Corrections or additions?
This article by Michele Alperin was prepared for the March
28, 2007 issue of U.S. 1 Newspaper. All rights reserved.
Something to Keep You Busy Till Book Seven
It may seem like eons until July 21, when the seventh and
purportedly the last, Harry Potter book comes out. In the
meantime Dana Sheridan, the new education and outreach
coordinator for the Cotsen Children’s Library at Princeton
University, has come up with a way to distract you – at
least for a day. As she pondered the theme for the
library’s first annual hands-on event for children,
Princyclopedia, Harry Potter was the obvious choice.
Sheridan didn’t have to convince anyone of the wisdom of
her selection, and soon volunteers were chasing her down
with offers to run tables at the event. "Harry Potter is
such a rich topic," she says. "You can apply lots of arts,
sciences, and humanities to it, and it’s a very popular
book – with children, teens, and adults; it’s almost
universally known." Then she modestly adds, "And I happen
to look stunning in a wizard hat."
Princyclopedia, a free event, takes place on Saturday,
March 31, at Dillon Gym on the Princeton campus. The bulk
of activities are designed for ages 4 to 14, but Sheridan
assures that it is an all-family event.
When Sheridan came to town, she quickly decided that with
the excellent and diverse programming of the children’s
department of Princeton Public Library, competition was
not the way to go. So she assessed existing children’s
programs – "I wanted to supplement rather than replicate"
– and devised two outreach thrusts for the Cotsen library,
which houses five centuries of children’s literature:
Princyclopedia and a "trunk program" in the schools, based
on the collection.
Princyclopedia grew out of similarly formatted programs
Sheridan already had done – picking a topic or theme and
designing an interactive "convention" or science fair
around it. In Virginia, for example, she coordinated an
event where all the subject matter revolved around the
skies – from skydivers and wind energy to bees, solar
energy, and radio-controlled airplanes.
But for the Cotsen Library Sheridan needed a topic that
meshed with its mission, which includes promoting a love
of literacy and the Cotsen collections. She decided that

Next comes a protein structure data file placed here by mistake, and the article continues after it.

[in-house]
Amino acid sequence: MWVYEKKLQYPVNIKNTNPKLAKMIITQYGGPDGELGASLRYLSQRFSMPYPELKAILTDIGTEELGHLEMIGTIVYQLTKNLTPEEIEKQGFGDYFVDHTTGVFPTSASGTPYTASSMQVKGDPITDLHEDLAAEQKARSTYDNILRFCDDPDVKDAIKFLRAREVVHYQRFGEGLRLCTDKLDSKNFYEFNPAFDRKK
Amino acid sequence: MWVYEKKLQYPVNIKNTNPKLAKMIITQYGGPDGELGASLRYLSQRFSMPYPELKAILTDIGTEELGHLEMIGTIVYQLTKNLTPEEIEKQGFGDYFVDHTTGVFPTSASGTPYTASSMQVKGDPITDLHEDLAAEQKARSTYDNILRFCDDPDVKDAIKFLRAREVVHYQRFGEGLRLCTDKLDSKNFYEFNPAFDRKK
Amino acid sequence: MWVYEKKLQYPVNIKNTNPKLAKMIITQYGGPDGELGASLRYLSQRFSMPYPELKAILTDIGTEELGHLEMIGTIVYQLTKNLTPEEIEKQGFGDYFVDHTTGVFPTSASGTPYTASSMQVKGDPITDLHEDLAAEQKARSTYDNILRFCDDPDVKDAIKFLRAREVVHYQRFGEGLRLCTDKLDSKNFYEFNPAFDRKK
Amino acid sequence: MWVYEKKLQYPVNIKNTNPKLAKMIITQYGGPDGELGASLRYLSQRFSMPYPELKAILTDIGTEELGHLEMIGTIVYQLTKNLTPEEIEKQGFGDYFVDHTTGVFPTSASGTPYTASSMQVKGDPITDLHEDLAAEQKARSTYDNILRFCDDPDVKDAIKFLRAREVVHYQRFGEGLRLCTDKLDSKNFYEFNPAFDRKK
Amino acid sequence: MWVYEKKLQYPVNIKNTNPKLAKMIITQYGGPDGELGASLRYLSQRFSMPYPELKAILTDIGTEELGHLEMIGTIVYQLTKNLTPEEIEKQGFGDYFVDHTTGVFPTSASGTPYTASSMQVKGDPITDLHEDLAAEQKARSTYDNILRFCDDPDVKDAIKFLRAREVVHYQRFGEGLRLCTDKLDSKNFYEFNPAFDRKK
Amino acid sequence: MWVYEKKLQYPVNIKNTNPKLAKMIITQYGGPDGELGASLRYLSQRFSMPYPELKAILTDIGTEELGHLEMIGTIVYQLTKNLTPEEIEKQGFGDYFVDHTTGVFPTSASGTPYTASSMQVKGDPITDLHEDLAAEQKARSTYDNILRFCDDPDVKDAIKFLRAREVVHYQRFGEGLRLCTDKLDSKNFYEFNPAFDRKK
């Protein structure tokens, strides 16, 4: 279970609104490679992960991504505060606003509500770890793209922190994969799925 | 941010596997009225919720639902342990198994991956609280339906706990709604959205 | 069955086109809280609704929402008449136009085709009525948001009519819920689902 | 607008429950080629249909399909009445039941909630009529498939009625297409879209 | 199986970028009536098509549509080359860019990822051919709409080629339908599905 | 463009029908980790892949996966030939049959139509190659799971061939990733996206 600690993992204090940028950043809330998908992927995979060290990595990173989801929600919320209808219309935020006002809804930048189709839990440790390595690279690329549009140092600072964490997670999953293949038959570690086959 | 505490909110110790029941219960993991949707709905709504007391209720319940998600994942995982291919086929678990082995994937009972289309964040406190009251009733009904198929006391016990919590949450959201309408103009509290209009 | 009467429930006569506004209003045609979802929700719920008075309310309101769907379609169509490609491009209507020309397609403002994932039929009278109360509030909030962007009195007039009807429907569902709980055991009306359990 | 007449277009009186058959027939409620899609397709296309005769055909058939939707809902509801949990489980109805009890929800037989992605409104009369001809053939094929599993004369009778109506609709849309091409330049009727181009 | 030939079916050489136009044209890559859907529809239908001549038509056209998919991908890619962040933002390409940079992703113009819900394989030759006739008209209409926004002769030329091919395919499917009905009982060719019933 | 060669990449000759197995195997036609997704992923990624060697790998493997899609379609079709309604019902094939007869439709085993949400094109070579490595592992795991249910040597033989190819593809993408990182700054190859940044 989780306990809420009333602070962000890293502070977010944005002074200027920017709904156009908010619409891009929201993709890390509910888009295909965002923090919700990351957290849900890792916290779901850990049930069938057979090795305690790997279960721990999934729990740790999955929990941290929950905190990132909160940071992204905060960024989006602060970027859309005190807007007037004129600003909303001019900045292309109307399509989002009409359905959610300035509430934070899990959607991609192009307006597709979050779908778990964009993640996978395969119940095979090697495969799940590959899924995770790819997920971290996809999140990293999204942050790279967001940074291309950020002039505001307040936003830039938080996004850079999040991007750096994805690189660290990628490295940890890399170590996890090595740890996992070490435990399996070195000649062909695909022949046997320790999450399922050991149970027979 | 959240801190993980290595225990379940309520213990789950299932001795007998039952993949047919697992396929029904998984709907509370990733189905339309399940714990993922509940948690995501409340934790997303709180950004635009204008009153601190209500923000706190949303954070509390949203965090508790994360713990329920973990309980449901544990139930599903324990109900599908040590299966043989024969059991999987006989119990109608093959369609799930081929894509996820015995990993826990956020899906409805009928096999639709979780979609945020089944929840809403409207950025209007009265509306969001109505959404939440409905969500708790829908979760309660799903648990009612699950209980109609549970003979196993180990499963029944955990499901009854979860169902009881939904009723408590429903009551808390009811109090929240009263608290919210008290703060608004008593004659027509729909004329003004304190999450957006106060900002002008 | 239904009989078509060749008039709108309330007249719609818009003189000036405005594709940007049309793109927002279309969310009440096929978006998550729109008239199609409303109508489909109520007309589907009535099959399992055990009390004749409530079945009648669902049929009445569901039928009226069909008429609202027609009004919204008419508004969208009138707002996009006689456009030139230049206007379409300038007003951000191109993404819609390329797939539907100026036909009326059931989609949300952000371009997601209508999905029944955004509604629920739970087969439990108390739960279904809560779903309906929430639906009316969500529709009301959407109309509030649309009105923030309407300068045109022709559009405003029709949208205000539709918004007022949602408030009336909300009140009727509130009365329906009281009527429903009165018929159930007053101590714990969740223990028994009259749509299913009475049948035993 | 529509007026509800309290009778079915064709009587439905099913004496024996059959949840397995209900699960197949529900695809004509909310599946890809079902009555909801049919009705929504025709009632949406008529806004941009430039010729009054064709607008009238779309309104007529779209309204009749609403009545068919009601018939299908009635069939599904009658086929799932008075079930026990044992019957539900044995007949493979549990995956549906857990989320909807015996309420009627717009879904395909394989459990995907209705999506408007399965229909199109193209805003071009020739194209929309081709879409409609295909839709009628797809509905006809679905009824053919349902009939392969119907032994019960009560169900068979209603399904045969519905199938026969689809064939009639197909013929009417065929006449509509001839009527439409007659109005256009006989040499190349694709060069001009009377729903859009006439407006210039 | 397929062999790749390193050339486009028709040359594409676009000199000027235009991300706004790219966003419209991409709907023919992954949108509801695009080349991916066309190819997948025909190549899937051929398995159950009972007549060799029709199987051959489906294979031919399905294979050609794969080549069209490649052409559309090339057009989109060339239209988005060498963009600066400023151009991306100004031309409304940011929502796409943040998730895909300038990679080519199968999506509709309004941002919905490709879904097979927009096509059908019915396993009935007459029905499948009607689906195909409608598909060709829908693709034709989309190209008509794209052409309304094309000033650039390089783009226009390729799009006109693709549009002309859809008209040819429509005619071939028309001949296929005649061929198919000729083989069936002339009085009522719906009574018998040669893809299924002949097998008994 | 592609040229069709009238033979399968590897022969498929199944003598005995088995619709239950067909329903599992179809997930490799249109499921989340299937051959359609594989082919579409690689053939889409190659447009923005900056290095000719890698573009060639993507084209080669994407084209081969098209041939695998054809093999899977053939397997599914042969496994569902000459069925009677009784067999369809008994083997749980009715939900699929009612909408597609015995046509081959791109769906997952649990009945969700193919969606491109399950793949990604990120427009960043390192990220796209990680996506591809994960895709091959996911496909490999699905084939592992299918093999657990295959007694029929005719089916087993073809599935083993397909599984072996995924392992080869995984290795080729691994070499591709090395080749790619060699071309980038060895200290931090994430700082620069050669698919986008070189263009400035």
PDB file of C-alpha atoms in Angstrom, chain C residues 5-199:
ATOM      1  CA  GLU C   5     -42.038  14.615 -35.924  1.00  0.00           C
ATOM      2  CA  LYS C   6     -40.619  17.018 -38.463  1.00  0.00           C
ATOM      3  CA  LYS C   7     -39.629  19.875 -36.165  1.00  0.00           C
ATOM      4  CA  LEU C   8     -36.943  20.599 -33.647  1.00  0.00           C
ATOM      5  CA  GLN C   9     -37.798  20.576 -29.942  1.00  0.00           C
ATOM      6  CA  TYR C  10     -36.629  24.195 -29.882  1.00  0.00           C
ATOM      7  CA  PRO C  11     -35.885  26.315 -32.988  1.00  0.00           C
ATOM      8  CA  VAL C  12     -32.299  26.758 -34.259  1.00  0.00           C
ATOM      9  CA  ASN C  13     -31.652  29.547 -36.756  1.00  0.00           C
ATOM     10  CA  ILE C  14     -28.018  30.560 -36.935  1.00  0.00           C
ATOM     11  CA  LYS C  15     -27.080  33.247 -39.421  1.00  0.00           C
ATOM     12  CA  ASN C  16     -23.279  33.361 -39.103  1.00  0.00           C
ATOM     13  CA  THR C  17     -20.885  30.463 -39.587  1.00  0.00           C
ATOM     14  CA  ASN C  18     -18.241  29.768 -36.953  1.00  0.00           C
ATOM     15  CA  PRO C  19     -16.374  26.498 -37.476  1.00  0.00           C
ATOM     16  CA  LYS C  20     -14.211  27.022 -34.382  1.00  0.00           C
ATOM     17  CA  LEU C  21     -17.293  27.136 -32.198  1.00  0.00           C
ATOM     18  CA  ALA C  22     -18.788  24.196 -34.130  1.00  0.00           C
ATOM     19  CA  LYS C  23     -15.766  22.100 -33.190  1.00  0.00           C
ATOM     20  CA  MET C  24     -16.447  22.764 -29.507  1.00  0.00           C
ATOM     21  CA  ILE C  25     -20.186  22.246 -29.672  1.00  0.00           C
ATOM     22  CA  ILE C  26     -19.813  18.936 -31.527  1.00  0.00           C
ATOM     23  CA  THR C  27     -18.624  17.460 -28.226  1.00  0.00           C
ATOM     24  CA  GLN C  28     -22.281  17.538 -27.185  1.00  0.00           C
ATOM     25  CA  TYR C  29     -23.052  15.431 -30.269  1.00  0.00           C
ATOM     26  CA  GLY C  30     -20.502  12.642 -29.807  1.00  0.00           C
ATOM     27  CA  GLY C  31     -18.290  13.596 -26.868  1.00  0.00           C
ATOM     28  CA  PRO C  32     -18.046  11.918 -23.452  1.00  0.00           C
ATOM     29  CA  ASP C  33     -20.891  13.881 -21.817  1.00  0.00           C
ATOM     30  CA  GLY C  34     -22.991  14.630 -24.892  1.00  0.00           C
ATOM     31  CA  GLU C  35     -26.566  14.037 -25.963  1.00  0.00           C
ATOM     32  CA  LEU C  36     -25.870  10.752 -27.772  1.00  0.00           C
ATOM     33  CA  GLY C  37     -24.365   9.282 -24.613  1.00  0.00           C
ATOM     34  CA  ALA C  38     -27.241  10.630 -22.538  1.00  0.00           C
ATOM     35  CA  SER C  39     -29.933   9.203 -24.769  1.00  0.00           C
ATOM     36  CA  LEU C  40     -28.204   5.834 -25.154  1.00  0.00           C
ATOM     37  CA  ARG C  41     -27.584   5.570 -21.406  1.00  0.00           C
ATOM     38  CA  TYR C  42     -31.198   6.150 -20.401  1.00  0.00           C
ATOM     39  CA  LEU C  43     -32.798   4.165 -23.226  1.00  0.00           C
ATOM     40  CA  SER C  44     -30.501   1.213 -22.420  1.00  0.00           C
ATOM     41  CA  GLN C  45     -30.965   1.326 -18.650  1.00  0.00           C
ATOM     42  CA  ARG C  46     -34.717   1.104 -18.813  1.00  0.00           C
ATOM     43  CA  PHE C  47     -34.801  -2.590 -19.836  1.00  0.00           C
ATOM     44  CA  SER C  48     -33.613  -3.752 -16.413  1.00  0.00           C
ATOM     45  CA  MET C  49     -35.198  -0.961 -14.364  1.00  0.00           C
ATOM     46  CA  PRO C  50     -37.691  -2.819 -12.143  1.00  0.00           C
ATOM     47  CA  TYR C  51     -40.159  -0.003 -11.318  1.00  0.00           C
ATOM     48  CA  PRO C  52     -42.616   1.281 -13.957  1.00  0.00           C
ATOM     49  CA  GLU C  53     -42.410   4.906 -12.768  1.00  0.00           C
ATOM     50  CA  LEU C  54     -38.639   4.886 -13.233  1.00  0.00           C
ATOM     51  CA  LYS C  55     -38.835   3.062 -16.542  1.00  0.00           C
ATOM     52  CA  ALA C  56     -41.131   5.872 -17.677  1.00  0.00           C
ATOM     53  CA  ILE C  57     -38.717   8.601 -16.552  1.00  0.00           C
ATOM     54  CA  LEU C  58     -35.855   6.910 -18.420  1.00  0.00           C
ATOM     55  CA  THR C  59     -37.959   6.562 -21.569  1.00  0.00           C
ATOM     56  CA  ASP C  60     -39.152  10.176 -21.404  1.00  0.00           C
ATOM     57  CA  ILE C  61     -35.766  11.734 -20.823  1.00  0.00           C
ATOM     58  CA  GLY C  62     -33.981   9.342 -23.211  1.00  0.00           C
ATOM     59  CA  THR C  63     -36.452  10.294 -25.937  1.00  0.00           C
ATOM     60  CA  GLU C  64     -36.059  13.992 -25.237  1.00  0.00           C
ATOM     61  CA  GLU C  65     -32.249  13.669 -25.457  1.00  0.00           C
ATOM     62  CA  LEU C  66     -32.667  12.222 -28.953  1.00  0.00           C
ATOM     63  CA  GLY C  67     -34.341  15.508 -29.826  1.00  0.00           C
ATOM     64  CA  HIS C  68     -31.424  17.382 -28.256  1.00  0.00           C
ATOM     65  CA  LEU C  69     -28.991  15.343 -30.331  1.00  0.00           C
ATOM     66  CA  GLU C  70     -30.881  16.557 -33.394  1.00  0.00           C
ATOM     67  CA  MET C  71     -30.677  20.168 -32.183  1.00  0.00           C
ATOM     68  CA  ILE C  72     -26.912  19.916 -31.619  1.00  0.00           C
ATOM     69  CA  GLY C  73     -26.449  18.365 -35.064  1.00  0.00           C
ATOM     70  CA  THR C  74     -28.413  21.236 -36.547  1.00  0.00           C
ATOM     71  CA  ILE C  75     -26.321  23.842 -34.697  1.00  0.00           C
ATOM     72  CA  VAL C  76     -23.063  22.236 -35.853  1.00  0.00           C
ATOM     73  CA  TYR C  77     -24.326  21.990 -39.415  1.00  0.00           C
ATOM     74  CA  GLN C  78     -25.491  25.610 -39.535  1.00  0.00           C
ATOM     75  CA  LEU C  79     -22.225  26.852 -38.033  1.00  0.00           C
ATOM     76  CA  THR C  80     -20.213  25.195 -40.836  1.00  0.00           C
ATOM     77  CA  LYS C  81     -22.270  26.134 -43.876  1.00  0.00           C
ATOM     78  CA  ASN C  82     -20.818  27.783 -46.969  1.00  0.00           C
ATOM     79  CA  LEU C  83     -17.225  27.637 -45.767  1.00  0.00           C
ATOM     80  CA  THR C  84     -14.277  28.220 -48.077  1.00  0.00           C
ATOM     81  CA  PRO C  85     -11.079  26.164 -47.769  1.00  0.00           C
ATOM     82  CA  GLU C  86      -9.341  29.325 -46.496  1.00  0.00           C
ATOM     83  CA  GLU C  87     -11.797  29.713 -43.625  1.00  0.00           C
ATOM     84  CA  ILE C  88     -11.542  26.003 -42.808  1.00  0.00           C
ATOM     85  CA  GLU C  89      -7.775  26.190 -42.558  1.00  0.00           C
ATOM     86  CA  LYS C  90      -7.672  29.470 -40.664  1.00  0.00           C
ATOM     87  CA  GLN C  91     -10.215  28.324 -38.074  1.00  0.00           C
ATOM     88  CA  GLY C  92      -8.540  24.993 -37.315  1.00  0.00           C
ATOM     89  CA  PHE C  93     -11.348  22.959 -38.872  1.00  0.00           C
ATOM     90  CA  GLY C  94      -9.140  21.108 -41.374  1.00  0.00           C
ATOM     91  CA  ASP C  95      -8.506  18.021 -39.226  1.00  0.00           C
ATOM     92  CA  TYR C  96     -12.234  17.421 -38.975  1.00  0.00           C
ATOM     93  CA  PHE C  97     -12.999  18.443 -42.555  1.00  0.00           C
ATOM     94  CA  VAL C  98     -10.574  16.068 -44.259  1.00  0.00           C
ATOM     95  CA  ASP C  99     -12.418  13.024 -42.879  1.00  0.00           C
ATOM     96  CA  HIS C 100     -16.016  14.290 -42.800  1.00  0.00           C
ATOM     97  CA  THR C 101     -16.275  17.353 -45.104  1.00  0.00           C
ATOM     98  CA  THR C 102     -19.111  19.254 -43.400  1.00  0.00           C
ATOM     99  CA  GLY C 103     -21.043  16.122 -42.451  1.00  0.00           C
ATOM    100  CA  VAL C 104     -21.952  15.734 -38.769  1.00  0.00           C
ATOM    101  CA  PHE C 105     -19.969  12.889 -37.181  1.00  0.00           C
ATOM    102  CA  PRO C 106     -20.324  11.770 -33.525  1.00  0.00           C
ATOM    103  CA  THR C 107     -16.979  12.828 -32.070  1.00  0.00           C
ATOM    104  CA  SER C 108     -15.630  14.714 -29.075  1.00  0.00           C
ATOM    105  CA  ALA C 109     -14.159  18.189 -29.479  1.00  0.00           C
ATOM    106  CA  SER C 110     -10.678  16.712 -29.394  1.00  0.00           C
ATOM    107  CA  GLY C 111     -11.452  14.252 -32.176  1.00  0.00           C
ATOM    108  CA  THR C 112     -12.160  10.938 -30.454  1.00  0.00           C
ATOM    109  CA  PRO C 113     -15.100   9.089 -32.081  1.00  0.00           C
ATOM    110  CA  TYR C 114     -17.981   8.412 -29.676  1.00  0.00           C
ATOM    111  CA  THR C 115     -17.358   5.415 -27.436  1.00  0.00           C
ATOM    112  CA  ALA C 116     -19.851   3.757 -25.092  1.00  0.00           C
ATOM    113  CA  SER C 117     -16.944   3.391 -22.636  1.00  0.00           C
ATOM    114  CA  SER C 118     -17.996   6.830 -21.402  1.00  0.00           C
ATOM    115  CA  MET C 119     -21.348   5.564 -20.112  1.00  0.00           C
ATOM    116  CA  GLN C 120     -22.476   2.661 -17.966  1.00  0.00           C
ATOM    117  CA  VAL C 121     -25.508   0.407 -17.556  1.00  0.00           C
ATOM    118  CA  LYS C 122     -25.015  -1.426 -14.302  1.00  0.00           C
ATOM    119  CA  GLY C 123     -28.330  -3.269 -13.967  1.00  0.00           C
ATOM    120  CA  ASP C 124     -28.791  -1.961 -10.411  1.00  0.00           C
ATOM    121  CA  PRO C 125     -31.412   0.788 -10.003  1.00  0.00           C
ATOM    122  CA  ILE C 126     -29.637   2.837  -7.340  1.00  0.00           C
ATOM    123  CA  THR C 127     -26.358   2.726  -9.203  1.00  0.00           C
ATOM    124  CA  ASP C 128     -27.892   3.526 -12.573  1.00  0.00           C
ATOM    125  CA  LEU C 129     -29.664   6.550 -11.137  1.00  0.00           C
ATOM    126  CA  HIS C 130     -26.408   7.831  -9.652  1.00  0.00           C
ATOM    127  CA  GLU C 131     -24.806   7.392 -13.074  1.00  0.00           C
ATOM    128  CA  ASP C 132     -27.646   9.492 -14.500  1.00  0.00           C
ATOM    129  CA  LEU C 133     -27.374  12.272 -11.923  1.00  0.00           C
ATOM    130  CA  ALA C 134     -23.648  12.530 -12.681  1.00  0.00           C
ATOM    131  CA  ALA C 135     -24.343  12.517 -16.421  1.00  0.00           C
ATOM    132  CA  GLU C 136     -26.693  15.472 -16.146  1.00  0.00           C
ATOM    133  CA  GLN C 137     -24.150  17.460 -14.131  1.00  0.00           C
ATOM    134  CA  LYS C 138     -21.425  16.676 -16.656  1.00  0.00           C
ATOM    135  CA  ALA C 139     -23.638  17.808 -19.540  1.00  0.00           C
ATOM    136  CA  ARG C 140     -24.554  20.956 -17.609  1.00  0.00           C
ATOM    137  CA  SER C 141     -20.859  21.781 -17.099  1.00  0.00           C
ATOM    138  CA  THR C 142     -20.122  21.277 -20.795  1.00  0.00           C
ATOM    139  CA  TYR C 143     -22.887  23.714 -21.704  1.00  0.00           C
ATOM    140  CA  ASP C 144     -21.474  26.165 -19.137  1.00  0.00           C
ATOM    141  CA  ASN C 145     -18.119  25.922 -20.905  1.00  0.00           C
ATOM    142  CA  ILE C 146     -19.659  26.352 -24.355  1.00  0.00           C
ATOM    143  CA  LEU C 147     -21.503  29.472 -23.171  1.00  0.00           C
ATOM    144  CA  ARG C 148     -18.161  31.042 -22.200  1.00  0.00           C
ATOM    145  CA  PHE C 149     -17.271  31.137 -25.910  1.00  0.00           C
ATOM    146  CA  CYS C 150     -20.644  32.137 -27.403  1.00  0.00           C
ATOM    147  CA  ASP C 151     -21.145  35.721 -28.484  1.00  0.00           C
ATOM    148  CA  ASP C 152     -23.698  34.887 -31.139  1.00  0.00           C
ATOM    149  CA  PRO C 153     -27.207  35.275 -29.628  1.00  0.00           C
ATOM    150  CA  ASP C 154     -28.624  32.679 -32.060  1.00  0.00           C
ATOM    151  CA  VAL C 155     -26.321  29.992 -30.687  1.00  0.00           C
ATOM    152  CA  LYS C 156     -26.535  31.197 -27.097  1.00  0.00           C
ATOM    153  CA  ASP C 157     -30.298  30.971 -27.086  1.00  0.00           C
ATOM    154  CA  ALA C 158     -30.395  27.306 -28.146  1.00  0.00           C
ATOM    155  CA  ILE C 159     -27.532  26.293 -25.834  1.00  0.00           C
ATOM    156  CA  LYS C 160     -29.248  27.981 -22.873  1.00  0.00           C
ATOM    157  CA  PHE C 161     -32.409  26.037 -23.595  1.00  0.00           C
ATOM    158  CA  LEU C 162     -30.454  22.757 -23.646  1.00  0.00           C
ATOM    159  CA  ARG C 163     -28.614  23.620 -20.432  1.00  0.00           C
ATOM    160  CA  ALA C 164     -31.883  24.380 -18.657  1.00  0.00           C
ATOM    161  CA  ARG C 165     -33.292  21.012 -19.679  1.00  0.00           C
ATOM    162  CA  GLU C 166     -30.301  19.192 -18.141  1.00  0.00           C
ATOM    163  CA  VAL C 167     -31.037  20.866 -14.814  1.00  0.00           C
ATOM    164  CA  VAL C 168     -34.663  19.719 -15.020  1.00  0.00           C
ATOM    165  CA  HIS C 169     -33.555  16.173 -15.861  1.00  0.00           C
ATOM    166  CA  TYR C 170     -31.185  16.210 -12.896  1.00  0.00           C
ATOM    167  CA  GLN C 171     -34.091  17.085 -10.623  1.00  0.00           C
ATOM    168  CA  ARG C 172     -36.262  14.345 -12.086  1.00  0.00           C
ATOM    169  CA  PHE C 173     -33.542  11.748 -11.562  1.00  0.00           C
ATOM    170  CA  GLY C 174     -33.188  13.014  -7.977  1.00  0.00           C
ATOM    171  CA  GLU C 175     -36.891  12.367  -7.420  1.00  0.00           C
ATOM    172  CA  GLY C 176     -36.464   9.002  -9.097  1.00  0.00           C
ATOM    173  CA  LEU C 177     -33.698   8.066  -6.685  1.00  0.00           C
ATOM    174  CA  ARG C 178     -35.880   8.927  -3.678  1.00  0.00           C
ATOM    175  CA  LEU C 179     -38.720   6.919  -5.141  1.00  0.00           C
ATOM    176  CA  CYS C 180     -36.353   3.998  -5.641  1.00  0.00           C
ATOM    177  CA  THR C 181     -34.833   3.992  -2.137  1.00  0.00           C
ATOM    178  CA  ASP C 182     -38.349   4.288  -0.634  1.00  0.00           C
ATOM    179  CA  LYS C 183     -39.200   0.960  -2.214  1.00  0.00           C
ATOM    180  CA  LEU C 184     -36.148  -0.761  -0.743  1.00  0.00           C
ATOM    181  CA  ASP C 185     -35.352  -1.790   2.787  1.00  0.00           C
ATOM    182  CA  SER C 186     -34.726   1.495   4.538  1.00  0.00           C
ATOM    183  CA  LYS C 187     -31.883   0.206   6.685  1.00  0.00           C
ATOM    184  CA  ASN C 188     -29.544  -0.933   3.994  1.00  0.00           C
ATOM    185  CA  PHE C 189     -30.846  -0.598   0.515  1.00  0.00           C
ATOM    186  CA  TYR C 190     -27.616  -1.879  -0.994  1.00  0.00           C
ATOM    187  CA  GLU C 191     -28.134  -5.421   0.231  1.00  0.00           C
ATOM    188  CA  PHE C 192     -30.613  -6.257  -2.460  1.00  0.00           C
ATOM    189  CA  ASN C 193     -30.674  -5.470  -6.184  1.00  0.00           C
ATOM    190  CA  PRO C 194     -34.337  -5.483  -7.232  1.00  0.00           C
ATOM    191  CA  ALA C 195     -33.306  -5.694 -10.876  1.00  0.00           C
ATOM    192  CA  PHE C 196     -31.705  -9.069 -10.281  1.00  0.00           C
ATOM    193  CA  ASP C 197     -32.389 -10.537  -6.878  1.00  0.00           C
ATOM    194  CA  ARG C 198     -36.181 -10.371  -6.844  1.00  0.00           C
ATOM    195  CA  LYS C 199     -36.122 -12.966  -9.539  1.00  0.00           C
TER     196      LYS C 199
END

each year they would select a book and design an
interactive convention around it, with tables offering
some combination of a demonstration, a hands-on project,
and "something cool to take home." This year the 30 tables
will represent either Hogwarts classes or wizard shops.
(For the whole list, visit
To garner table sponsors Sheridan first approached stores
and university departments, but then, she says, "the event
just exploded." Table sponsors expanded to include
university students and clubs as well as local nonprofits.
Where necessary, Sheridan would suggest how different
groups and organizations could match their own character
to what she was looking for at Princyclopedia, but, she
adds, "some already knew flat out." For example, Whole
Foods knew immediately that they wanted to do Honeydukes,
the sweet shop.
Everyone staffing or volunteering at a Princyclopedia
table must dress in wizard garb, and the first 222 kids
who come dressed in the Hogwarts style will get a special
prize. But if your wizard wear is at the dry cleaners, no
problem – you can make robes and hats at the event, with
the help of the robe shop run by ICI Fashion for Children
and the hat shop run by Red Green Blue.
When participants enter Dillon Gym, which has room for
2,000 Harry wannabes, they will receive a marauder’s map,
like the one Harry uses to find secret passages.
The Arts Council of Princeton will run Ollivanders, where
participants can make their own magic wands, including
spells dripping off the ends.
Princeton Public Library will, naturally, have a wizardry
bookshop – Flourish and Blotts.
The university’s Charter Club will host a display of
ancient runes, with a children’s activity carving runes of
Kathryn Wagner from Princeton’s chemistry department has a
team of 10 students putting together potions. "Potions do
weird things – they change colors, bubble, foam, and
freeze time," says Sheridan. In real life, that’s
chemistry. "The things you can create through mixing
chemicals and looking at different reactions is probably
the closest we can come to doing potions on our own."
Whole Foods will run a sweet store, Honeydukes.
Farrington’s music will provide voice-altering equipment
so kids can see what they might sound like as a troll or
The Princeton Institute for the Science and Technology of
Materials will be doing charms, which Sheridan describes
as "magic spells not related to potions." For example,
charms include shields that characters would throw up to
protect themselves, levitation charms, and a bubblehead
charm to enable swimming underwater.
The Raptor Trust is bringing owls from its shelters to do